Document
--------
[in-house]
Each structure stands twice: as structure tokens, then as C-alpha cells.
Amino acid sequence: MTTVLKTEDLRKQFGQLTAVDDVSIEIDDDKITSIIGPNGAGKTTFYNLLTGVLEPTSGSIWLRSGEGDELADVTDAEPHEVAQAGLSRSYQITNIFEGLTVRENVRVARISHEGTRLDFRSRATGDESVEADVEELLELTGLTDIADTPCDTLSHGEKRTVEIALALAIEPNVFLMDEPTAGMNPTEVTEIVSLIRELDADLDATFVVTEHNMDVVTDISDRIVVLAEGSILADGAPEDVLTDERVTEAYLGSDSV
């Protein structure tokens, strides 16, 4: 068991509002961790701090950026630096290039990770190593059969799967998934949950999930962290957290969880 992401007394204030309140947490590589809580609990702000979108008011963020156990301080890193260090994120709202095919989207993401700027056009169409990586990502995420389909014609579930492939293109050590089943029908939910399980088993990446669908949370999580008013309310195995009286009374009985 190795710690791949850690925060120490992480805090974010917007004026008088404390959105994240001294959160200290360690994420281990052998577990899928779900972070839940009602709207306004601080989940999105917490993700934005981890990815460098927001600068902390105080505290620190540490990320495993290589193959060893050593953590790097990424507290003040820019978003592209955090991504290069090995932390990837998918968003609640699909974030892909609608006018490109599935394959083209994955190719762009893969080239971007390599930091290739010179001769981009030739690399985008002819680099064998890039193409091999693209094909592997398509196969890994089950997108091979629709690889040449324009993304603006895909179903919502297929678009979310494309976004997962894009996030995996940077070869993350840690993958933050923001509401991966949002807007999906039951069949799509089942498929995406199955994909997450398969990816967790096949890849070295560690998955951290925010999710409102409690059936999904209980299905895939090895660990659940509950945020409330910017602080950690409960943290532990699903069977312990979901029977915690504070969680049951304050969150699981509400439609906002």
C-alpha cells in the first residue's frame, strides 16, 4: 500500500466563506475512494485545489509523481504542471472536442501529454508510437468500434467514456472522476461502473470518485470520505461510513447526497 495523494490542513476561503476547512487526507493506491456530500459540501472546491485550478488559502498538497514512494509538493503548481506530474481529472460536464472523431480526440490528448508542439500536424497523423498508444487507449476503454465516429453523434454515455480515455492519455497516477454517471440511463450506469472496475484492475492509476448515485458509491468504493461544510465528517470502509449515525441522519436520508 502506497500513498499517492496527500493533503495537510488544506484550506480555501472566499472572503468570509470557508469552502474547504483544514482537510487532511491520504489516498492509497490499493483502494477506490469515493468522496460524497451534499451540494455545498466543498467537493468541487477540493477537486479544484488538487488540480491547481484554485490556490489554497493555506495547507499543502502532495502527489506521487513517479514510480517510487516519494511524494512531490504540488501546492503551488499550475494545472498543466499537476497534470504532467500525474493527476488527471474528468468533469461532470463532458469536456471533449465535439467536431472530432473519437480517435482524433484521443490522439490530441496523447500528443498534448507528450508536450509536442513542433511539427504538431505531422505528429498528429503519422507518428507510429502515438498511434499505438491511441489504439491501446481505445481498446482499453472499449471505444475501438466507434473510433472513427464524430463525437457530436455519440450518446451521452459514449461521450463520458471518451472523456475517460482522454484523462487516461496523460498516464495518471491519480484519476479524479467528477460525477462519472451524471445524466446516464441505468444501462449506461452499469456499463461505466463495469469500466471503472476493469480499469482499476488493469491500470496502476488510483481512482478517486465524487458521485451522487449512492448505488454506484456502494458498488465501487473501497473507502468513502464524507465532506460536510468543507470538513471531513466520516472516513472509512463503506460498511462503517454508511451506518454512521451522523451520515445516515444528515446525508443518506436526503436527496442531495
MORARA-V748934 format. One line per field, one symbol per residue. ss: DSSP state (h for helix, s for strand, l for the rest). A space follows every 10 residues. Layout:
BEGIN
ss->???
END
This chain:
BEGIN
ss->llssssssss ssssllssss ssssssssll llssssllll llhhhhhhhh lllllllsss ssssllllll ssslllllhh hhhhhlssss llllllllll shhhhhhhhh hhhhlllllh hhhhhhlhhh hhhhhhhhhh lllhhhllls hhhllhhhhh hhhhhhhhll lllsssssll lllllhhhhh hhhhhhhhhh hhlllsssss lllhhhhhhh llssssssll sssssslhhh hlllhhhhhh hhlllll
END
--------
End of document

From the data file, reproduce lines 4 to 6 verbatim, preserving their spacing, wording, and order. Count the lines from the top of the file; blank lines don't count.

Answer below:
């Protein structure tokens, strides 16, 4: 068991509002961790701090950026630096290039990770190593059969799967998934949950999930962290957290969880 992401007394204030309140947490590589809580609990702000979108008011963020156990301080890193260090994120709202095919989207993401700027056009169409990586990502995420389909014609579930492939293109050590089943029908939910399980088993990446669908949370999580008013309310195995009286009374009985 190795710690791949850690925060120490992480805090974010917007004026008088404390959105994240001294959160200290360690994420281990052998577990899928779900972070839940009602709207306004601080989940999105917490993700934005981890990815460098927001600068902390105080505290620190540490990320495993290589193959060893050593953590790097990424507290003040820019978003592209955090991504290069090995932390990837998918968003609640699909974030892909609608006018490109599935394959083209994955190719762009893969080239971007390599930091290739010179001769981009030739690399985008002819680099064998890039193409091999693209094909592997398509196969890994089950997108091979629709690889040449324009993304603006895909179903919502297929678009979310494309976004997962894009996030995996940077070869993350840690993958933050923001509401991966949002807007999906039951069949799509089942498929995406199955994909997450398969990816967790096949890849070295560690998955951290925010999710409102409690059936999904209980299905895939090895660990659940509950945020409330910017602080950690409960943290532990699903069977312990979901029977915690504070969680049951304050969150699981509400439609906002």
C-alpha cells in the first residue's frame, strides 16, 4: 500500500466563506475512494485545489509523481504542471472536442501529454508510437468500434467514456472522476461502473470518485470520505461510513447526497 495523494490542513476561503476547512487526507493506491456530500459540501472546491485550478488559502498538497514512494509538493503548481506530474481529472460536464472523431480526440490528448508542439500536424497523423498508444487507449476503454465516429453523434454515455480515455492519455497516477454517471440511463450506469472496475484492475492509476448515485458509491468504493461544510465528517470502509449515525441522519436520508 502506497500513498499517492496527500493533503495537510488544506484550506480555501472566499472572503468570509470557508469552502474547504483544514482537510487532511491520504489516498492509497490499493483502494477506490469515493468522496460524497451534499451540494455545498466543498467537493468541487477540493477537486479544484488538487488540480491547481484554485490556490489554497493555506495547507499543502502532495502527489506521487513517479514510480517510487516519494511524494512531490504540488501546492503551488499550475494545472498543466499537476497534470504532467500525474493527476488527471474528468468533469461532470463532458469536456471533449465535439467536431472530432473519437480517435482524433484521443490522439490530441496523447500528443498534448507528450508536450509536442513542433511539427504538431505531422505528429498528429503519422507518428507510429502515438498511434499505438491511441489504439491501446481505445481498446482499453472499449471505444475501438466507434473510433472513427464524430463525437457530436455519440450518446451521452459514449461521450463520458471518451472523456475517460482522454484523462487516461496523460498516464495518471491519480484519476479524479467528477460525477462519472451524471445524466446516464441505468444501462449506461452499469456499463461505466463495469469500466471503472476493469480499469482499476488493469491500470496502476488510483481512482478517486465524487458521485451522487449512492448505488454506484456502494458498488465501487473501497473507502468513502464524507465532506460536510468543507470538513471531513466520516472516513472509512463503506460498511462503517454508511451506518454512521451522523451520515445516515444528515446525508443518506436526503436527496442531495
MORARA-V748934 format. One line per field, one symbol per residue. ss: DSSP state (h for helix, s for strand, l for the rest). A space follows every 10 residues. Layout: